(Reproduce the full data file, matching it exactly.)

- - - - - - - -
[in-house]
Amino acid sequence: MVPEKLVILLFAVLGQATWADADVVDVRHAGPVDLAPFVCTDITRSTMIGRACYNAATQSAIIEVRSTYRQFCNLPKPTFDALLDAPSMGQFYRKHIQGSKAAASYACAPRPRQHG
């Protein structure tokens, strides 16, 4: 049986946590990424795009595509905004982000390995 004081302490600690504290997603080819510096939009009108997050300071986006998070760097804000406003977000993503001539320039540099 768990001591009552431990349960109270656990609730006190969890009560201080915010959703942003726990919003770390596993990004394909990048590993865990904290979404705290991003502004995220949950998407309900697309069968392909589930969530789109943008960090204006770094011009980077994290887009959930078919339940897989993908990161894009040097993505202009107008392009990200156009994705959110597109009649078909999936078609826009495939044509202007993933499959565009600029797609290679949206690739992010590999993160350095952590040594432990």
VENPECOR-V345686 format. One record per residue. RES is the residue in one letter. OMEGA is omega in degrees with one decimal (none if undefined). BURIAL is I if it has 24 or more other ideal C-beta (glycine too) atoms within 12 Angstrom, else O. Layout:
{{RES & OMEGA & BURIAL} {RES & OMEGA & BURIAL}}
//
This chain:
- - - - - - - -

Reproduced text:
[in-house]
Amino acid sequence: MVPEKLVILLFAVLGQATWADADVVDVRHAGPVDLAPFVCTDITRSTMIGRACYNAATQSAIIEVRSTYRQFCNLPKPTFDALLDAPSMGQFYRKHIQGSKAAASYACAPRPRQHG
């Protein structure tokens, strides 16, 4: 049986946590990424795009595509905004982000390995 004081302490600690504290997603080819510096939009009108997050300071986006998070760097804000406003977000993503001539320039540099 768990001591009552431990349960109270656990609730006190969890009560201080915010959703942003726990919003770390596993990004394909990048590993865990904290979404705290991003502004995220949950998407309900697309069968392909589930969530789109943008960090204006770094011009980077994290887009959930078919339940897989993908990161894009040097993505202009107008392009990200156009994705959110597109009649078909999936078609826009495939044509202007993933499959565009600029797609290679949206690739992010590999993160350095952590040594432990």
VENPECOR-V345686 format. One record per residue. RES is the residue in one letter. OMEGA is omega in degrees with one decimal (none if undefined). BURIAL is I if it has 24 or more other ideal C-beta (glycine too) atoms within 12 Angstrom, else O. Layout:
{{RES & OMEGA & BURIAL} {RES & OMEGA & BURIAL}}
//
This chain: